by Ryan Snyder

Upcoming shows you should check out


Perfection in jazz is impossible to quantify. To some, it’s Miles Davis’ Kind of Blue, an album whose elegant simplicity inducted countless ears into the wonderful world of jazz. For others, John Coltrane’s A Love Supreme represents all that is great about jazz — it’s an expansive, boundary-pushing masterpiece that demands immersion and rewards like few others. Davis made several great records and soloed on a plane that few have come to truly understand, but Coltrane’s catalog in his decade of recording is beyond reproach. My Favorite Things, Impressions and Giant Steps all approach the sylvan ideal of jazz perfection, but their all only a small part of Coltrane’s monolithic legacy, which will be honored this Saturday in his hometown of High Point with the second annual John Coltrane International Jazz and Blues Festival at Oak Hollow Festival Park. The lineup includes a host of artists touched by Trane’s legacy both directly and indirectly, including a headlining set by Stanley Clarke and George Duke, two titanic jazz figures in their own right. The festival will be hosted by Kirk Whalum, whose new album Romance Language is a smooth-jazz ode to Coltrane’s lone album with a vocal lead, the eponymous John Coltrane and Johnny Hartman. Tickets are $60 at the door and $100 for VIP, and the music starts at 12:30 p.m. For the full lineup, visit


Like Slate’s David Wiegel stated in his recent treatise on progressive rock as epic and magnificent as Larks’ Tongue In Aspic itself, you can’t completely eradicate a musical form. No matter how despised and ridiculed it becomes, it will persists in the margins. There will always be tape traders, young Dean Ventures who fall into “Floyd Holes,” bands that base their creative direction on the theories of obscure Italian mathematicians, song cycles inspired by apocryphal Tolkien and niche festivals where bands most have never heard of are salivated upon by übernerds. Prog had its day in the ’70s, but the rock establishment turned on it just as quickly as it was embraced, and has been the black sheep of popular music ever since. It still has its fans though, and with the recent demise of NEARFest after 13 years, a Chapel Hill festival stands to become the country’s most recognized event of its kind. ProgDay will enter its 18th year this Saturday at Storybrook Farms, and the two-day event brings eight bands running the gamut of “unclassifiable.” Among them, there’s the cinematic synth odysseys of Ephemeral Sun, the artier modern rock leanings of Canada’s Karcius, the free-form-minimalism fusion of Birdsongs of the Mesozoic, mutant jazz by Doctor Nerve, the jammier side with local reps Consider the Source and the grandiose symphonic movements of Iluvatar. Weekend passes are $100 and individual day tickets are $65. Kids under 15 are free, just beware the “Floyd Hole.”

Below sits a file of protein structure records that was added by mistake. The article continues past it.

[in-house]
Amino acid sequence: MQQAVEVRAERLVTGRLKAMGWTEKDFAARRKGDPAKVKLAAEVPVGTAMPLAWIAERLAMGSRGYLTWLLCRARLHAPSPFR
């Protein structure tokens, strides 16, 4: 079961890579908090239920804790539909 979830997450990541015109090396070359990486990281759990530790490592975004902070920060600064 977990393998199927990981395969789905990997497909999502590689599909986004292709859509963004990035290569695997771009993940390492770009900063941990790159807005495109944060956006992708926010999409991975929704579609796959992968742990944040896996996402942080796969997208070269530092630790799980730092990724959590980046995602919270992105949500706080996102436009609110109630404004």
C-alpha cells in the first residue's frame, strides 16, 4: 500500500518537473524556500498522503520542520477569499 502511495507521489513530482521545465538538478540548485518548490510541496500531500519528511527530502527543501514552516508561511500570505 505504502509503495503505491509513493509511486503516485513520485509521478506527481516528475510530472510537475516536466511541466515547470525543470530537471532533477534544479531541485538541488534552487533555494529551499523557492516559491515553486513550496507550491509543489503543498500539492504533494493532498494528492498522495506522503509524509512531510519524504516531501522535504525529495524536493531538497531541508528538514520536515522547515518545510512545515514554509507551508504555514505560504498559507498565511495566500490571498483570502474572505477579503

Exactly one year ago this weekend, the Triad had a Carolina Chocolate Drops performance, the John Coltrane International Jazz and Blues Festival, and a visit from Slick Rick. Seems not much has changed. The rap legend will make a return trip to Ziggy’s on Sunday, and for this show, not much is likely to change with it either.

There’s going to be a “Children’s Story,” a “La Di Da Di,” a “treat Her Like A Prostitute” and maybe his non-canonical verse from Outkast’s “Da Art of Storytelling (Pt. 1).” He’s going to look like he just robbed the Tower of London, it’s going to last about 30 minutes, and it’s going to be fantastic. Tickets are $20 in advance and $30 at the door, and the music starts at 9 p.m.